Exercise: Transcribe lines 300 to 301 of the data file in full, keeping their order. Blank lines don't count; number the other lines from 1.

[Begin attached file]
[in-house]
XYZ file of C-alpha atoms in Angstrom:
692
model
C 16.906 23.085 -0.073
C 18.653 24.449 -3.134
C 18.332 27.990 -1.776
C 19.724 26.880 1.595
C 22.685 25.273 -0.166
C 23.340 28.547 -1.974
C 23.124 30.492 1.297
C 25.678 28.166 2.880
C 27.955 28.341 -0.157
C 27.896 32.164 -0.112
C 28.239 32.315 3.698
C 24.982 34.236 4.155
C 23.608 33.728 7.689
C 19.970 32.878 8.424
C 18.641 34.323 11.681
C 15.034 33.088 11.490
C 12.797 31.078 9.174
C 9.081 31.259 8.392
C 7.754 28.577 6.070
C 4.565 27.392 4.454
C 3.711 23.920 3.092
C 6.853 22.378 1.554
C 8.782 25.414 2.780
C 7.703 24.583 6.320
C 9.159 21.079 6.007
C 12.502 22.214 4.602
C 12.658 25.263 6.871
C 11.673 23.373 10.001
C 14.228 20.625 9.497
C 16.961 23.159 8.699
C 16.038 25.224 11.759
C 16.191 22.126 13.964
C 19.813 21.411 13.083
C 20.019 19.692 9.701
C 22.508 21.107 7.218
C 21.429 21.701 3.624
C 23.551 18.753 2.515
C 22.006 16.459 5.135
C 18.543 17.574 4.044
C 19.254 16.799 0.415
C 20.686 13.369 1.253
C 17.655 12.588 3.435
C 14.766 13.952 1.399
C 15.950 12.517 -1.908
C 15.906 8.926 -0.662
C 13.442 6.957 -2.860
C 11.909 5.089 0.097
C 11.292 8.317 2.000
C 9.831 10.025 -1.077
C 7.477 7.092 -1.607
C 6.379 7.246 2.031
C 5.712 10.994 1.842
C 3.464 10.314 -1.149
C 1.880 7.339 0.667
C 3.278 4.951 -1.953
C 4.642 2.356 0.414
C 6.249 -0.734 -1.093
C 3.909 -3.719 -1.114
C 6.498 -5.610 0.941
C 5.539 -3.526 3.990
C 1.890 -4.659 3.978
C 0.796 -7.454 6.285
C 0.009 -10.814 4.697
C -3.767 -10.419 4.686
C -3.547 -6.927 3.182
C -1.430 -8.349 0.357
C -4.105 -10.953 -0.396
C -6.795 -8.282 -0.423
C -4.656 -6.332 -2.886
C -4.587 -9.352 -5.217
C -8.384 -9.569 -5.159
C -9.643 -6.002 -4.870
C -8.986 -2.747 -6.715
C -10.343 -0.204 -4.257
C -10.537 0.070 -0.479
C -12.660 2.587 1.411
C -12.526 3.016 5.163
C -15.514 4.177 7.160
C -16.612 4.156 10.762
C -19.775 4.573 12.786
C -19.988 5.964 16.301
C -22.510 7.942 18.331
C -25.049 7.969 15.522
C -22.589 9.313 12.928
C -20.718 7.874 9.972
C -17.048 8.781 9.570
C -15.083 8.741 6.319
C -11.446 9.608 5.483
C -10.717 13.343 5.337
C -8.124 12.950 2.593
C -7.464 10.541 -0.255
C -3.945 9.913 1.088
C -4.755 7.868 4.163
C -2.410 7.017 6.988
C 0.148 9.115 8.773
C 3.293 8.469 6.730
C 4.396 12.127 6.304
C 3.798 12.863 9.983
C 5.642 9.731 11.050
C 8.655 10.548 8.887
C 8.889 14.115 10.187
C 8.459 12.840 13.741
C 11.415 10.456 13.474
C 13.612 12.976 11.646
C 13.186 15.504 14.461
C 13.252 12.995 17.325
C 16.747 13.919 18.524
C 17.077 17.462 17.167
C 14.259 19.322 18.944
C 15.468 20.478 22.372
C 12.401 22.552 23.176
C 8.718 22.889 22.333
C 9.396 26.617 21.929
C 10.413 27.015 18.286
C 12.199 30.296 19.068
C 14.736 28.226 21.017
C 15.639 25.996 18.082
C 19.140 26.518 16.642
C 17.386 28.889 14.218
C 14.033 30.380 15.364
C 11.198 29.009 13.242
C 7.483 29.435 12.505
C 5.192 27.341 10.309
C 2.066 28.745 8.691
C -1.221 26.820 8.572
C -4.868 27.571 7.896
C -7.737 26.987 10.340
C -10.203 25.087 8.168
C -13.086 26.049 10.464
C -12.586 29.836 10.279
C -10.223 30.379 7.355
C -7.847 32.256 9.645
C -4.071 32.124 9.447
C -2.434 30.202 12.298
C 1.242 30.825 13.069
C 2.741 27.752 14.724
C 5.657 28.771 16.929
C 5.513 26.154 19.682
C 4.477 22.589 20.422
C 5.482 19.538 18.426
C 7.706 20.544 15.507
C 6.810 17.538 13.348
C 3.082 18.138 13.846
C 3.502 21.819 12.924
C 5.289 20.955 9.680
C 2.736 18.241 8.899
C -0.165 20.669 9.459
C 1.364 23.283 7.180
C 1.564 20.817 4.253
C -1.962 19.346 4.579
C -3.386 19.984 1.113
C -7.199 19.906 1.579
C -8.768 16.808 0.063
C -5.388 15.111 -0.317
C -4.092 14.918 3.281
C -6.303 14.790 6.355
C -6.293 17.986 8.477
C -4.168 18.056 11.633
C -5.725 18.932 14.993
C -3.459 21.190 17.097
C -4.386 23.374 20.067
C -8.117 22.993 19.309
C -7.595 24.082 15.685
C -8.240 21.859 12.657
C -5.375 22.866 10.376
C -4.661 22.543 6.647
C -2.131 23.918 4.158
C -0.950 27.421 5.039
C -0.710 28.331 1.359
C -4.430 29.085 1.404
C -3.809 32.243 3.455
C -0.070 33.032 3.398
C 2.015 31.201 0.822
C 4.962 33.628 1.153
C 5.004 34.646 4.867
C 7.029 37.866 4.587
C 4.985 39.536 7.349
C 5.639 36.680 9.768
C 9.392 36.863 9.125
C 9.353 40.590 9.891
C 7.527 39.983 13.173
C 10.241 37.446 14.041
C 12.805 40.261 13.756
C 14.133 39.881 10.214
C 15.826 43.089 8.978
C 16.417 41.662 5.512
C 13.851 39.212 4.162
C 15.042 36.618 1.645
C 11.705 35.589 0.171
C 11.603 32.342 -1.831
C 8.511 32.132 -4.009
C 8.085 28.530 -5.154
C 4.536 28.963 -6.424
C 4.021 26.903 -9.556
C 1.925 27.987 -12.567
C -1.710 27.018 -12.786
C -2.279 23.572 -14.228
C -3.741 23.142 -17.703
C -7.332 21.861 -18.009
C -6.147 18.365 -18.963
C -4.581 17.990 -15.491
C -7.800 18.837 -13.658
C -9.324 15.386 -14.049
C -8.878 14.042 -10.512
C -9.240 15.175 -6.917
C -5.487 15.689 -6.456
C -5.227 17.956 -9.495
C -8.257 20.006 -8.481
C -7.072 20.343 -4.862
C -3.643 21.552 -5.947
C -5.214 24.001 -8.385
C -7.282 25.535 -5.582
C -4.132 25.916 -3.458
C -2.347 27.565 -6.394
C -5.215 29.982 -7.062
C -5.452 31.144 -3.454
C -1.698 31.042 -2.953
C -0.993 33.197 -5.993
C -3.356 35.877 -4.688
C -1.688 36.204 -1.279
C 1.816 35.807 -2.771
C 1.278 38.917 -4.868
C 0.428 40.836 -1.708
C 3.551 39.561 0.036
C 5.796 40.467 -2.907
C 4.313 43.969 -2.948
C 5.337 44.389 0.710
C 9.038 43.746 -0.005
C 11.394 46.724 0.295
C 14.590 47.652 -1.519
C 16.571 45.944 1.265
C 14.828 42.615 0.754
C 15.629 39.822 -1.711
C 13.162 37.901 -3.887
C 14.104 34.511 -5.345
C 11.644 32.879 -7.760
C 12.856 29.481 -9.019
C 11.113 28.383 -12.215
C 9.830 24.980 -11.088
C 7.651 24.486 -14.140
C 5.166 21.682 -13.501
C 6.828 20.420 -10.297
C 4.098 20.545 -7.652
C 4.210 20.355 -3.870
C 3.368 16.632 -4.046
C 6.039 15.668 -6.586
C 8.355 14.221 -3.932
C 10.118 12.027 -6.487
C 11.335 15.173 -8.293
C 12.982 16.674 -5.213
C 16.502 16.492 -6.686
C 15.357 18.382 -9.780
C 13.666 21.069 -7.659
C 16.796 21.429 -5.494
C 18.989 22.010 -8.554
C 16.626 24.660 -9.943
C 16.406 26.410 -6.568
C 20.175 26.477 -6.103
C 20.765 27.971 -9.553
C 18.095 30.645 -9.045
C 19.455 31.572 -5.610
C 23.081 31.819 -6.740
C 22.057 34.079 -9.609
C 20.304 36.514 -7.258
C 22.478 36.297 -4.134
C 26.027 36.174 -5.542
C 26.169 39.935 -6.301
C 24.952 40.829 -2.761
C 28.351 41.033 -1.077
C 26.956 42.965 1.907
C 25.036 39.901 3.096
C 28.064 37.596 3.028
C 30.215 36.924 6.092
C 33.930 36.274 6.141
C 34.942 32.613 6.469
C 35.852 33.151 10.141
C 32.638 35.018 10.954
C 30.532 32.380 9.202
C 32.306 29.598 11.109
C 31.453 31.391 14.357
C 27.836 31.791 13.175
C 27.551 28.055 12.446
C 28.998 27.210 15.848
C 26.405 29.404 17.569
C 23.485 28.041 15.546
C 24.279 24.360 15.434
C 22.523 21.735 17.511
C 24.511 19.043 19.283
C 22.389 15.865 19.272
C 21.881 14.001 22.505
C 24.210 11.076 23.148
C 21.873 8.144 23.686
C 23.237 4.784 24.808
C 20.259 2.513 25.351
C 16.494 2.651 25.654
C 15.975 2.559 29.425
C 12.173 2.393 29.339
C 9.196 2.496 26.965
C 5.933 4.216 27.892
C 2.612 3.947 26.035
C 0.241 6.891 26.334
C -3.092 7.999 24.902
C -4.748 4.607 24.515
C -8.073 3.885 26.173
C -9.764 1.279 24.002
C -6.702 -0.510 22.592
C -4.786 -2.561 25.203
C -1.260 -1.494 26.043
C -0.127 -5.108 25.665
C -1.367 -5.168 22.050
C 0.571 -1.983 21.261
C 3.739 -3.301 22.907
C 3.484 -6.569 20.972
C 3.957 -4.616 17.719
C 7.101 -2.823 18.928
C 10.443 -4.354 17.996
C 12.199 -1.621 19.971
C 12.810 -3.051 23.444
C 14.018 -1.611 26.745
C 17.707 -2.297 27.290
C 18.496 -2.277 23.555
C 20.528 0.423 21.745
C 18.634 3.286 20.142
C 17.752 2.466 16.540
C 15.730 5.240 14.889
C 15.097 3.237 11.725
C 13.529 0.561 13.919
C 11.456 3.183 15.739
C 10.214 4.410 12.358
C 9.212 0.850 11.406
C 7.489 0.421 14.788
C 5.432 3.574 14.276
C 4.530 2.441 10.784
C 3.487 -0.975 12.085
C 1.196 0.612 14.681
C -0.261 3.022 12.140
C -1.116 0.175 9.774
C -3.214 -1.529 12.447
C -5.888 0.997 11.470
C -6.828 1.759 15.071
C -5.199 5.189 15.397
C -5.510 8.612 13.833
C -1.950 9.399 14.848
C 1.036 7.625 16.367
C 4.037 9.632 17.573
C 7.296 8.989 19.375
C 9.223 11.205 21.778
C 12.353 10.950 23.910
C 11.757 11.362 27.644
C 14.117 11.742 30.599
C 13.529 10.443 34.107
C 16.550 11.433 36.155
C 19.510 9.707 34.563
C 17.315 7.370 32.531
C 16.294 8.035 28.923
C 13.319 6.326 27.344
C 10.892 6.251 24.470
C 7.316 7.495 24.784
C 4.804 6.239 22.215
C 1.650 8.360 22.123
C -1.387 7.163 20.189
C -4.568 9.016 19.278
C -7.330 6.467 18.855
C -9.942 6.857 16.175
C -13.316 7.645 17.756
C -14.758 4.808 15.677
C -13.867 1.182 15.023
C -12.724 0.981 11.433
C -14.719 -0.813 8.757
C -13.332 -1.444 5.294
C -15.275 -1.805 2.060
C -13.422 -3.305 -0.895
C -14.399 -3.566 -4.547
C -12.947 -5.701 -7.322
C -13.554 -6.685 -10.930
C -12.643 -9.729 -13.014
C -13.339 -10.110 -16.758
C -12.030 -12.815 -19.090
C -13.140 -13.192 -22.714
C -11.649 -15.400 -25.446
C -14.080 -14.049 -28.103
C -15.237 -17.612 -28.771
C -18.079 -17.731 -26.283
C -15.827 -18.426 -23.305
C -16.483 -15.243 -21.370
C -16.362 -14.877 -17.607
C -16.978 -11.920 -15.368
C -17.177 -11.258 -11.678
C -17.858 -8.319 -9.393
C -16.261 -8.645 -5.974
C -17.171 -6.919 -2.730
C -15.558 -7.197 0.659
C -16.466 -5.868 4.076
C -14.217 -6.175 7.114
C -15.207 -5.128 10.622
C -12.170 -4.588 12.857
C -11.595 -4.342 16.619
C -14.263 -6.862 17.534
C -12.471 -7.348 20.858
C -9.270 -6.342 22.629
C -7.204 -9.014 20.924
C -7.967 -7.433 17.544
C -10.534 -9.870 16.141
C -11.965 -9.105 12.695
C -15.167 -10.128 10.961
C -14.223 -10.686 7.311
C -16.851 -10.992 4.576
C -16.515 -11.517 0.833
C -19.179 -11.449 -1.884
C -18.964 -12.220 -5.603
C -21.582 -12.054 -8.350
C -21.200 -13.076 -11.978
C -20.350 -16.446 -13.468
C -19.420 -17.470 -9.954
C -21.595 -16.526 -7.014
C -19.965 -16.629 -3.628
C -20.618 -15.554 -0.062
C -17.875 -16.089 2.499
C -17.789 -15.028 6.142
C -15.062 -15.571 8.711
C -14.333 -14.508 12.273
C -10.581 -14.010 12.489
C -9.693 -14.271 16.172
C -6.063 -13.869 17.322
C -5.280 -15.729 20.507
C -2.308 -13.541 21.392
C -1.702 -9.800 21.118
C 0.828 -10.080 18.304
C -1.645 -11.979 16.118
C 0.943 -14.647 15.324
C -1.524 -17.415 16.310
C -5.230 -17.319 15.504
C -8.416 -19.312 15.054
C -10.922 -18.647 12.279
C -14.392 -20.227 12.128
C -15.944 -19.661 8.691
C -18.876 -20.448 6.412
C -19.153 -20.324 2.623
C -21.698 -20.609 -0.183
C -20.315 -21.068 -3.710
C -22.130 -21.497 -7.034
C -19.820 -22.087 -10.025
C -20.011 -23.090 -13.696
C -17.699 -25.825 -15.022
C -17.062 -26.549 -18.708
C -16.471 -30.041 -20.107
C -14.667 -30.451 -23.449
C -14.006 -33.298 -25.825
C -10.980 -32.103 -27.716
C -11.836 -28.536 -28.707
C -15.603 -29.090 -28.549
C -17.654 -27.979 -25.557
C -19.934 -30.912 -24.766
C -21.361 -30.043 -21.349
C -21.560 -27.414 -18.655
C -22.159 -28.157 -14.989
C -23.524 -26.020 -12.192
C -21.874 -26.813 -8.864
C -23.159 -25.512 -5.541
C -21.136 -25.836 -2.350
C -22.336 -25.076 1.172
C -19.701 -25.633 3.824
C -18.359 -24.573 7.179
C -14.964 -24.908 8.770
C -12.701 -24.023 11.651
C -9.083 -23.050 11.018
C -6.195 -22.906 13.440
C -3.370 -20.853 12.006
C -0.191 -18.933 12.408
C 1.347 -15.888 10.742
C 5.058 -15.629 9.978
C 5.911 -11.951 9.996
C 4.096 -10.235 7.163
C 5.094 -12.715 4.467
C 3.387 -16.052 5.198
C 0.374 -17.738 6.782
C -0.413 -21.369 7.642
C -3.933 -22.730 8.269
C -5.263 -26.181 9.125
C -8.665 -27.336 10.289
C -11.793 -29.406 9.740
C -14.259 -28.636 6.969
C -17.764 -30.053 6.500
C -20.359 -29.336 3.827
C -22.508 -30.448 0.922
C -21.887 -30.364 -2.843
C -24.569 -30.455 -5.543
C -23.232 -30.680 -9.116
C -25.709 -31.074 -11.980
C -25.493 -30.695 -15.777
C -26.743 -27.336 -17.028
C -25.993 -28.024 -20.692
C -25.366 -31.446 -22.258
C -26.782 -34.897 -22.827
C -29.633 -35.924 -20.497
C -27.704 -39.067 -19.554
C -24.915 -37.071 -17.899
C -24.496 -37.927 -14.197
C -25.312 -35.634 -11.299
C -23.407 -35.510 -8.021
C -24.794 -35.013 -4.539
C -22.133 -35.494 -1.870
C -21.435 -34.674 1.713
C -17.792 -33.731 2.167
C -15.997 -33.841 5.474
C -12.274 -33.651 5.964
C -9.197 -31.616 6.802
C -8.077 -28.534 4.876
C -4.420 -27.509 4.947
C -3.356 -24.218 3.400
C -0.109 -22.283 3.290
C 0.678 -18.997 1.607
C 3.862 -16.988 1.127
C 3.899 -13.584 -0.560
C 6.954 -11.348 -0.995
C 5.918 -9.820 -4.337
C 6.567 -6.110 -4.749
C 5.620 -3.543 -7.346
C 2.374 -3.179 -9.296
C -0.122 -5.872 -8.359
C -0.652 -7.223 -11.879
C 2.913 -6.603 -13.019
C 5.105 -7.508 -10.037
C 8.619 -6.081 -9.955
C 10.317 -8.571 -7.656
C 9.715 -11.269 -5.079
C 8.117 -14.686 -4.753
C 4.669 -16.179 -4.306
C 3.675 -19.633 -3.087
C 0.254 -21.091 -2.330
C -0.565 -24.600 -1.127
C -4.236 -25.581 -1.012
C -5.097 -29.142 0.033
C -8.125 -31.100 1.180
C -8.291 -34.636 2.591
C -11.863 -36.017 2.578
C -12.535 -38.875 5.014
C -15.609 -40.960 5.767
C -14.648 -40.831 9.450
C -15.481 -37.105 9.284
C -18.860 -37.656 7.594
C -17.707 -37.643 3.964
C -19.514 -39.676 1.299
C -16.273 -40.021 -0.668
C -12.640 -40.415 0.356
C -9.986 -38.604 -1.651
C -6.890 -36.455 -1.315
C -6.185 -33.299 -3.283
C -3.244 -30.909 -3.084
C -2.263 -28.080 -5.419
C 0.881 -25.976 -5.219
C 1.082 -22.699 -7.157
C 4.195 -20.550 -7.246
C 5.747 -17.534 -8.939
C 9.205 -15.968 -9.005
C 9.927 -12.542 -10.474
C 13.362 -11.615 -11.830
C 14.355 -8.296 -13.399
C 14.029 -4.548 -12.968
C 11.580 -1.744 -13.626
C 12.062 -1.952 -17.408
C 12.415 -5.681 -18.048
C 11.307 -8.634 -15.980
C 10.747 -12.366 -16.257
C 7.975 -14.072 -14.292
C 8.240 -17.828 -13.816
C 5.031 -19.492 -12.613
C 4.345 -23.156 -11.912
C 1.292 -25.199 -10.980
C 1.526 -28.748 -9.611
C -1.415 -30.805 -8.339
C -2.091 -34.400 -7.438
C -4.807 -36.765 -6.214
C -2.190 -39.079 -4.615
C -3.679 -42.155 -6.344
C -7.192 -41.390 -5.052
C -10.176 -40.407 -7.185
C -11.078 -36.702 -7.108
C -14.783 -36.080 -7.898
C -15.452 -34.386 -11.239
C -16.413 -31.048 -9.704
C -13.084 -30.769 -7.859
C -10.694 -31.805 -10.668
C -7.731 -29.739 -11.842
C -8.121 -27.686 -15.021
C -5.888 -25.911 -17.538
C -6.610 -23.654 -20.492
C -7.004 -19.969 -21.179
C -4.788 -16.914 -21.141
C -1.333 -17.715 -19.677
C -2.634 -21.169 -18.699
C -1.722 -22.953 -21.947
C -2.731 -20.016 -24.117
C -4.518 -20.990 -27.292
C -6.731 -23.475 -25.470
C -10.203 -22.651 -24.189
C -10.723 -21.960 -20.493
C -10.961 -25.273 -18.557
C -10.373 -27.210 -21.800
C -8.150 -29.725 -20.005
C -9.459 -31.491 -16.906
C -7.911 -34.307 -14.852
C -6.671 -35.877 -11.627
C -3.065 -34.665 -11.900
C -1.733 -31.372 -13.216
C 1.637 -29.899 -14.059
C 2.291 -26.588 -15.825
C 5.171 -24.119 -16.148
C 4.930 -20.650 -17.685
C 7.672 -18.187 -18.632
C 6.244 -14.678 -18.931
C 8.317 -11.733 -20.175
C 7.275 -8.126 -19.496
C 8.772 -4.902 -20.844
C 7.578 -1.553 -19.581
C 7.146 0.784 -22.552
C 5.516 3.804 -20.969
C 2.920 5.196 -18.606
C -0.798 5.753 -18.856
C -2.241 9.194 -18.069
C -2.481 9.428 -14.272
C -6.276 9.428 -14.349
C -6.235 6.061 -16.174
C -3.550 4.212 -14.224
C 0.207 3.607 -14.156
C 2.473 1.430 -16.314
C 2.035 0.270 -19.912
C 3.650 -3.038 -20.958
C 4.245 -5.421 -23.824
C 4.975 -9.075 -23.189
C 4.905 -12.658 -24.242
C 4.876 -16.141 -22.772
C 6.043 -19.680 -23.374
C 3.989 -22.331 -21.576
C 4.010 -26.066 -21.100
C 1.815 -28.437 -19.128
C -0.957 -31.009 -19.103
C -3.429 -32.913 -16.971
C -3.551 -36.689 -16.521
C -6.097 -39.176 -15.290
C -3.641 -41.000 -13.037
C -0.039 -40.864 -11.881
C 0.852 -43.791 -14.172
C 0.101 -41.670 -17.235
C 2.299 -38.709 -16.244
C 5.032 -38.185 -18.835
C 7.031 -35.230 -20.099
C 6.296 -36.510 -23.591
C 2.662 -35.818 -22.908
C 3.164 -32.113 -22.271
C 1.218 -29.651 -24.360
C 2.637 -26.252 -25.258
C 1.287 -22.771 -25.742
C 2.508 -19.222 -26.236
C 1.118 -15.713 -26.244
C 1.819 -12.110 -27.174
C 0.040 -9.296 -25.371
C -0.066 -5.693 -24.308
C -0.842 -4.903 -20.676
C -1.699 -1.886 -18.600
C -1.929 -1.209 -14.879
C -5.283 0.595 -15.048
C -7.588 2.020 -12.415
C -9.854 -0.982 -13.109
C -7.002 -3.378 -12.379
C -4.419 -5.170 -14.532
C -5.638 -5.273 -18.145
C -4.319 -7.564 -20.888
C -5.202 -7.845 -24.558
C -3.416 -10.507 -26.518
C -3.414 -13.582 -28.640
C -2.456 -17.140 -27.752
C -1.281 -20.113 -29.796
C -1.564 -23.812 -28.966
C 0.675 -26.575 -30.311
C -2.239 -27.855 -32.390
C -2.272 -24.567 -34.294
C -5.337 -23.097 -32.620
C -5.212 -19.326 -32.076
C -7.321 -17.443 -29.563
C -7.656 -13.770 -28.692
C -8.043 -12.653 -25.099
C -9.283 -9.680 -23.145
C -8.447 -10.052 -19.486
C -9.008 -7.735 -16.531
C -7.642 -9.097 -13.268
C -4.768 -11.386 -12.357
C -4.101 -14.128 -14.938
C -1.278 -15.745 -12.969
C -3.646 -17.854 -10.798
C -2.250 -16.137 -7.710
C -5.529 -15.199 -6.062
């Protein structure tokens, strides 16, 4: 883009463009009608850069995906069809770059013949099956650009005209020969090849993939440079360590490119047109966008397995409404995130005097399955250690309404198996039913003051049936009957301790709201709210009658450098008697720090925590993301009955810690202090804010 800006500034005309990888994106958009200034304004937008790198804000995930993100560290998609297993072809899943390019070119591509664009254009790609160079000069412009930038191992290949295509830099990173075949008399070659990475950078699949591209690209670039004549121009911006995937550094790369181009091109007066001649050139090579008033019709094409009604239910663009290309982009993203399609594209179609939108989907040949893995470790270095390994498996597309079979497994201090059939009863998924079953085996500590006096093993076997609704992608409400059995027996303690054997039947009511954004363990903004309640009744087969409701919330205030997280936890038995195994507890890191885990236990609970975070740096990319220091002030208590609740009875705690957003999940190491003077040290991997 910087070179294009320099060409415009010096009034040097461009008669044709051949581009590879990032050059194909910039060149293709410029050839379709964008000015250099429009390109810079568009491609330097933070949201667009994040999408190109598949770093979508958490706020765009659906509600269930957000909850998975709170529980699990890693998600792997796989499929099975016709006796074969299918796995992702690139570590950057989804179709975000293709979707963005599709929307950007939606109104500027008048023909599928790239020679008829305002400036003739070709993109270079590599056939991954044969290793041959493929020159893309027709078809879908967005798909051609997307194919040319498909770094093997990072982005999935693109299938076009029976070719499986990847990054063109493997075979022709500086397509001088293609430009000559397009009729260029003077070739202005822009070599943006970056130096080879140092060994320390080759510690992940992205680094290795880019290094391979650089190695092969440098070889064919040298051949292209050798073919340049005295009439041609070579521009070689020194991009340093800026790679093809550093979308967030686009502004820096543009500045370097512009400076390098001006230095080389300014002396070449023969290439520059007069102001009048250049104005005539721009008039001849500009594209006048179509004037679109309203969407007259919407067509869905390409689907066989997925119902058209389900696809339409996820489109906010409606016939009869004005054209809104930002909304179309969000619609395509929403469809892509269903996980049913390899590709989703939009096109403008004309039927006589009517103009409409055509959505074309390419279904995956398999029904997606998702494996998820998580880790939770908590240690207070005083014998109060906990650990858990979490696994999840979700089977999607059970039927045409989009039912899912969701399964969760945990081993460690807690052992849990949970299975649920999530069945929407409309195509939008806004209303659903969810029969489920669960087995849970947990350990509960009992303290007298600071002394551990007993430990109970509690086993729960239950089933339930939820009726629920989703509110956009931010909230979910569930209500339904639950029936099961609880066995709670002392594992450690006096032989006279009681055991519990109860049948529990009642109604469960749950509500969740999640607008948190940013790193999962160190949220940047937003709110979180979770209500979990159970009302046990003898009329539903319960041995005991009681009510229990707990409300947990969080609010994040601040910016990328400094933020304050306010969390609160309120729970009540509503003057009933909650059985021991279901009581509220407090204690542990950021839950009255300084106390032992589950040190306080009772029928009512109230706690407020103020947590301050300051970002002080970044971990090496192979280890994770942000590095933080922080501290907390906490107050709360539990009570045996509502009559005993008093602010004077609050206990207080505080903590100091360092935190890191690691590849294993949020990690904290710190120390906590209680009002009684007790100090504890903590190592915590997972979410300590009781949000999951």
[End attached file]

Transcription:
C 15.975 2.559 29.425
C 12.173 2.393 29.339